Nestled on a hillside next to the Cross River Reservoir in Pound Ridge, New York, the woodlands of the 43-acre Armstrong Preserve and Education Center offer hiking trails, rock formations, and a large vernal pool. It is one of many local gems owned and managed by the Pound Ridge Land Conservancy.
But not all their woodlands look so great. “It’s all invasives. It needs to be burned,” says Land Steward and Educator Krista Munger half-jokingly.
Invasive plants like Japanese barberry are a challenge here, but the large vines on the trees are an even bigger problem. The vines, especially the invasive oriental bittersweet, weigh down and strangle trees, eventually killing them.
Apart from killing the trees, the vines make the other invasive plants worse. Invasive plants thrive and spread rapidly in sunlight. When the trees die, they can’t shade the ground anymore. If the vines kill the trees, the invasives will take over.
“Our forest management plan recommends remediation here, but we still don’t know what we are going to do,“ explains Munger.
That’s why PRLC decided to cut vines here. Cutting the vines will keep the trees alive, slow the invasives’ spread, and give Munger and her team more time to figure out their options for addressing the other invasive plants.
Vines had totally strangled many trees at Armstrong Preserve, even young, strong trees like this hickory.
Armed with bow saws and loppers, Munger and a small team of volunteers began cutting the vines. They planned to cut vines over a one-acre area.
But right away they hit an obstacle. “The hardest part of this project was the barberry surrounding the vines, “says Munger. The dense invasive shrubs made it hard to get close enough to the vines to cut them.
Invasive barberry bushes surround this oriental bittersweet vine. The dense shrubs made it hard for Munger and her volunteers to approach and cut the vine.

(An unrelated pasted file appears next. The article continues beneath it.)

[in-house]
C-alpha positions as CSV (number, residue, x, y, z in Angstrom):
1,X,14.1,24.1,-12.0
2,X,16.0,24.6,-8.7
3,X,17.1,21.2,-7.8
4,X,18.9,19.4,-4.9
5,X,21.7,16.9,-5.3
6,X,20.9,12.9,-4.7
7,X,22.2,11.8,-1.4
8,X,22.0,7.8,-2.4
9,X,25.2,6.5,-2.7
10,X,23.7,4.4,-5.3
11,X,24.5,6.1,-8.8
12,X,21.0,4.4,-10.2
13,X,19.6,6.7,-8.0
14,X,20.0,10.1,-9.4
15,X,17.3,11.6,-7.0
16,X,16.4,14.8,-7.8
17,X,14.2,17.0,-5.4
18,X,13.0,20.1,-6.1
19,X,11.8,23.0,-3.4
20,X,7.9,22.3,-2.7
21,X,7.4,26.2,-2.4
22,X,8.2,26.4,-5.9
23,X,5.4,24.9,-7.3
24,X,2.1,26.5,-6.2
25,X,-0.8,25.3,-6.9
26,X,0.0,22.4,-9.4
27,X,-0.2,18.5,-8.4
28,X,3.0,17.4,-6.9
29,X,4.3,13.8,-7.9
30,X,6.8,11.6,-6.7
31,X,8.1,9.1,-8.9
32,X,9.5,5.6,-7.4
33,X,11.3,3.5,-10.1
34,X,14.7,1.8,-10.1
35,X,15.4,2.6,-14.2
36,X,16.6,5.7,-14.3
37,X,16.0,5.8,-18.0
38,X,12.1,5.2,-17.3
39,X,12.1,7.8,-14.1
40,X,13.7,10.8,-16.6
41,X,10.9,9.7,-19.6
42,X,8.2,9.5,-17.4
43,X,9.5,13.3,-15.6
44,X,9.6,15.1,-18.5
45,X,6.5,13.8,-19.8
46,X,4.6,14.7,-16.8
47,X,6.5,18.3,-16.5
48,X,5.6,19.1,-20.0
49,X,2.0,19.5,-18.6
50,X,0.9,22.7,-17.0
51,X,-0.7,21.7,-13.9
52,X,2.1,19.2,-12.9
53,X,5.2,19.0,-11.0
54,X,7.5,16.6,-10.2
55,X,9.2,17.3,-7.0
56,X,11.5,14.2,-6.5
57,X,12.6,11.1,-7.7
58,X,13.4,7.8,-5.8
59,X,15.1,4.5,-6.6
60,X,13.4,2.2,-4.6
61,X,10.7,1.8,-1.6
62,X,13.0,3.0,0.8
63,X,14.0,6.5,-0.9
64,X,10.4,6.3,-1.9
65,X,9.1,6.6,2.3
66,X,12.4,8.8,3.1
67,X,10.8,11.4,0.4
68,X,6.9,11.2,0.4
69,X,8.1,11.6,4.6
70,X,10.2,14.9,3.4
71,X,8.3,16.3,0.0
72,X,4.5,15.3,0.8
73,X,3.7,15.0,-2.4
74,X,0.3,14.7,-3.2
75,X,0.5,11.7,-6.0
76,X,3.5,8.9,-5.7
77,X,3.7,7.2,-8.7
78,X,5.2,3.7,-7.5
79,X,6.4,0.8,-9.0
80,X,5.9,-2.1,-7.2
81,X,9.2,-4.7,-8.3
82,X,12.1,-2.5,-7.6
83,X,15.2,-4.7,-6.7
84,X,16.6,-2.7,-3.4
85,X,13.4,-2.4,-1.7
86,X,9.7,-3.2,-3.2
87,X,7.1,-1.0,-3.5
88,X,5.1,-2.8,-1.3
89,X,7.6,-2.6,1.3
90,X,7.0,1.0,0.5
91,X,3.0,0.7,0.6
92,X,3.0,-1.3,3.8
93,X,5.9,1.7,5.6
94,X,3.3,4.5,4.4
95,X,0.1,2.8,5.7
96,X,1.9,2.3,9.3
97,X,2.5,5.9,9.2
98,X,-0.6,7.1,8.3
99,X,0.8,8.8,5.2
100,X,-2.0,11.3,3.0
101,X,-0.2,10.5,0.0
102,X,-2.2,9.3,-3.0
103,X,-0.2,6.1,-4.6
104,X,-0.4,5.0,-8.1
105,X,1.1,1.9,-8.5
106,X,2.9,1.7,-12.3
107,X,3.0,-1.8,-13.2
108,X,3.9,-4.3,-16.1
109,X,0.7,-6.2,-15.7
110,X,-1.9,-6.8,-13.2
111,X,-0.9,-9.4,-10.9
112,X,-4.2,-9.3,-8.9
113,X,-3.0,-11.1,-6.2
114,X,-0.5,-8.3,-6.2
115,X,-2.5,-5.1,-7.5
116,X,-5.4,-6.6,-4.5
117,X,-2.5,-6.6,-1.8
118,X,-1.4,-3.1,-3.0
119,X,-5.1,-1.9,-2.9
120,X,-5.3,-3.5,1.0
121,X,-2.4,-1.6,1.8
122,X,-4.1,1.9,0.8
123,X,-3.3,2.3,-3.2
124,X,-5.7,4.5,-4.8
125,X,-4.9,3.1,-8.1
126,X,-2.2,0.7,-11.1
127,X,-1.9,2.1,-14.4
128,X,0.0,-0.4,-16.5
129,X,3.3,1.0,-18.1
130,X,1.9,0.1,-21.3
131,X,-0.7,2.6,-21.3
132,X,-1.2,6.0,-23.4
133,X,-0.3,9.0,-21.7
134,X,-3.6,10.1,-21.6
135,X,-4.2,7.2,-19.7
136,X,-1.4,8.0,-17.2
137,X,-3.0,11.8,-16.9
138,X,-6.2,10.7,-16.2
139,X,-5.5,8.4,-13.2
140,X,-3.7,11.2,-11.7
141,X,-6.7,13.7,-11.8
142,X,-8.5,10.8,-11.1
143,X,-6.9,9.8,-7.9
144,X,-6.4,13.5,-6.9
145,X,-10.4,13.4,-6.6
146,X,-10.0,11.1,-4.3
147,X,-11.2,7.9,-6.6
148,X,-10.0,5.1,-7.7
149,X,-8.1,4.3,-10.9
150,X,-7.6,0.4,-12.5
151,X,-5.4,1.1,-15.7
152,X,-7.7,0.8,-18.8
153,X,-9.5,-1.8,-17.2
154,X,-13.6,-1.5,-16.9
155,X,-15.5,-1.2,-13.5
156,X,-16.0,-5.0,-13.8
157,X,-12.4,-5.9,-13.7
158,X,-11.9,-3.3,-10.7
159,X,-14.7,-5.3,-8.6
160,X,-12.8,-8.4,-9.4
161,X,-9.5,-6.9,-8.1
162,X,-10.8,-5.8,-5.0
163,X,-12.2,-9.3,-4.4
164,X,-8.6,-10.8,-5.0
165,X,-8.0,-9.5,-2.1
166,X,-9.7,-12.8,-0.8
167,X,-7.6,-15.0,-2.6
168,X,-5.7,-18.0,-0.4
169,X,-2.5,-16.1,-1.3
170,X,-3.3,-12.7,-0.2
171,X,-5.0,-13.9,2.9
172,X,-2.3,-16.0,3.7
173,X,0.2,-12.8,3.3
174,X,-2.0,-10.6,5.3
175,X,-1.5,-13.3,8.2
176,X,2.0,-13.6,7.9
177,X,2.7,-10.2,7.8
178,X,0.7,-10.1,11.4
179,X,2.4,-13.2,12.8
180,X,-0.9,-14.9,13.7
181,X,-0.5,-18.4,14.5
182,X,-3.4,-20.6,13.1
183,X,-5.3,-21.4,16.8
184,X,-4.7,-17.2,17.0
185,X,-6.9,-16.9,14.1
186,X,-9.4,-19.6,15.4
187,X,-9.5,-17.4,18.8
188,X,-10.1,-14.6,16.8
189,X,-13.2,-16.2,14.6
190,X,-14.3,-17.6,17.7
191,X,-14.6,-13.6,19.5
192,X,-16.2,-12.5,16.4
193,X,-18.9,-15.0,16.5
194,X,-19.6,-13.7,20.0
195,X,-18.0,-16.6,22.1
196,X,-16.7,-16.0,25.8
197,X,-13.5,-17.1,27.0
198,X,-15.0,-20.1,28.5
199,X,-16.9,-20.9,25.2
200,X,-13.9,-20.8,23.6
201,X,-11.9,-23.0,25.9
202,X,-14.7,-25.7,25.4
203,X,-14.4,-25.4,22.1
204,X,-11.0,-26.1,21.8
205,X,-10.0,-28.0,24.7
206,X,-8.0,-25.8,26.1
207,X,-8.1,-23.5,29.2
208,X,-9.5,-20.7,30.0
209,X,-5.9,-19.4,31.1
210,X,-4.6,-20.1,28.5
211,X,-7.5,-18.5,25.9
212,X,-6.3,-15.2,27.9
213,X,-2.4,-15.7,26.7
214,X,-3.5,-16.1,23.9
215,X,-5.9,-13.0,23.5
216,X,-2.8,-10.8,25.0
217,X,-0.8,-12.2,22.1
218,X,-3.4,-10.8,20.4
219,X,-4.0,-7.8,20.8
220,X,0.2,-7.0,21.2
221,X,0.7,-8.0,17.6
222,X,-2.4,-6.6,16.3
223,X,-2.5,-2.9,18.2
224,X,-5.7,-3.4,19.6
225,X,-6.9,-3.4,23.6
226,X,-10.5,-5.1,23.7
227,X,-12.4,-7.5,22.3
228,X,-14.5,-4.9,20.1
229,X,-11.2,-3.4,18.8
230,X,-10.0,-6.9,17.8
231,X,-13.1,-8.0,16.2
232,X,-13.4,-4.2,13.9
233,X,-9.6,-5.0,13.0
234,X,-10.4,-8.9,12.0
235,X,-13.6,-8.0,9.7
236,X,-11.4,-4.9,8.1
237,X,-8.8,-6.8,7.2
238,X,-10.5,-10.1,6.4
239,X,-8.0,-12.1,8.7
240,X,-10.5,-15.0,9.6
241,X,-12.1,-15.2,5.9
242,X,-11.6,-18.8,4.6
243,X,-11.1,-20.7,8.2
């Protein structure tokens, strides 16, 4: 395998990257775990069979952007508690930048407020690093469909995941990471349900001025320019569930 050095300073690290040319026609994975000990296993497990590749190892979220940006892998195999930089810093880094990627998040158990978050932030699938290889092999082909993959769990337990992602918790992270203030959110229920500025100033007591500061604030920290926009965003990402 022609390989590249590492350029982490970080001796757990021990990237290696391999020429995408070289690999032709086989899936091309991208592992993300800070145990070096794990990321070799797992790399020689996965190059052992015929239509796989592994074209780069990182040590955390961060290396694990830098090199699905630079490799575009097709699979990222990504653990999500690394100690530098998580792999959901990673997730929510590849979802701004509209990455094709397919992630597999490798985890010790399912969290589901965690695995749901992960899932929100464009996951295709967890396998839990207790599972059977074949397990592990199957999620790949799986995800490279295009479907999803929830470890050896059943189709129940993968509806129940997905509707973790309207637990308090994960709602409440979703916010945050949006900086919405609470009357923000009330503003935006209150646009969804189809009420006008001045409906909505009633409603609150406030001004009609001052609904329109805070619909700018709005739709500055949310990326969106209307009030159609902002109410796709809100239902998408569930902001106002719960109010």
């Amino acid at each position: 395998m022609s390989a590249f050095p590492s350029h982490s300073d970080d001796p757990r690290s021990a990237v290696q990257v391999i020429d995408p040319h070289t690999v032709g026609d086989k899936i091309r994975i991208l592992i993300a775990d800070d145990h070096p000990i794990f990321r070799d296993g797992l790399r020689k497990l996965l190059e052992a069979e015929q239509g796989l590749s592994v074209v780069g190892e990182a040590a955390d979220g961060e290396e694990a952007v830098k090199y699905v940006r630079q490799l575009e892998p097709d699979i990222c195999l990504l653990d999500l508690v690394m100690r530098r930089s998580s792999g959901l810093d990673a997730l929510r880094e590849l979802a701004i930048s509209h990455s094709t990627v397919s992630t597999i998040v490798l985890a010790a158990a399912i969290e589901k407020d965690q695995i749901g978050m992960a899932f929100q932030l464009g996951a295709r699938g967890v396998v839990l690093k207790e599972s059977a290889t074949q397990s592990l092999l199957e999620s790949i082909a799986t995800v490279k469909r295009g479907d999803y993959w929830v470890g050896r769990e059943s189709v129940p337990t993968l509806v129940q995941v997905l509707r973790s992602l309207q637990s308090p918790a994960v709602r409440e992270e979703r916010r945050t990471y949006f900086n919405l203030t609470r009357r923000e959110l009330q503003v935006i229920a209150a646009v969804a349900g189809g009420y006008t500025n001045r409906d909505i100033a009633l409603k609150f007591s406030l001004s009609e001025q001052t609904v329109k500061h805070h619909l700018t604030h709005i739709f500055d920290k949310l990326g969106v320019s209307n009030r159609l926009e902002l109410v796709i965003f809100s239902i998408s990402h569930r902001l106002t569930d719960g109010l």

To counter the barberry, Munger recommends cutting vines in the winter. “We were on show shoes. They help you get over the invasives.”
Munger didn’t limit her vine cutting to the invasive oriental bittersweet. Grapevines, while native and beneficial to wildlife, can harm or kill trees too. The trees at Armstrong had such poor health that saving them required cutting all vines, including the grapevine.
This white ash tree had both oriental bittersweet and grapevine smothering it. Munger had to cut both vines to save the tree.
Vine cutting takes time, but Munger has a tip to save you some effort. “Cut the vines in a way that’s very obvious so that you don’t get to a vine and then find that it was already cut”, she says. “Cut high and low so you can see from afar that they’ve been cut.” You can also mark your progress with flagging or spray paint.
Like a lot of invasive plant control projects, cutting vines isn’t a once and done effort. The vines often resprout. “Sometimes we’ve seen 10 sprouts coming off a single cut vine,” says Munger. The sprouts can even reattach to and revive the old vines remaining in the trees.
Revisit your vine cuttings periodically to check for resprouts. You can deal with them with a second round of cutting, or by carefully using herbicide. Sometimes deer help by browsing the sprouts, but don’t count on them for control.
Thanks to hard work from Munger and her volunteers, the Armstrong Preserve’s trees will recover and grow again. The team will return in five years to remove more vines, but in the meantime, Munger sums up her feelings on the current project this way: “It feels like a ‘done’.”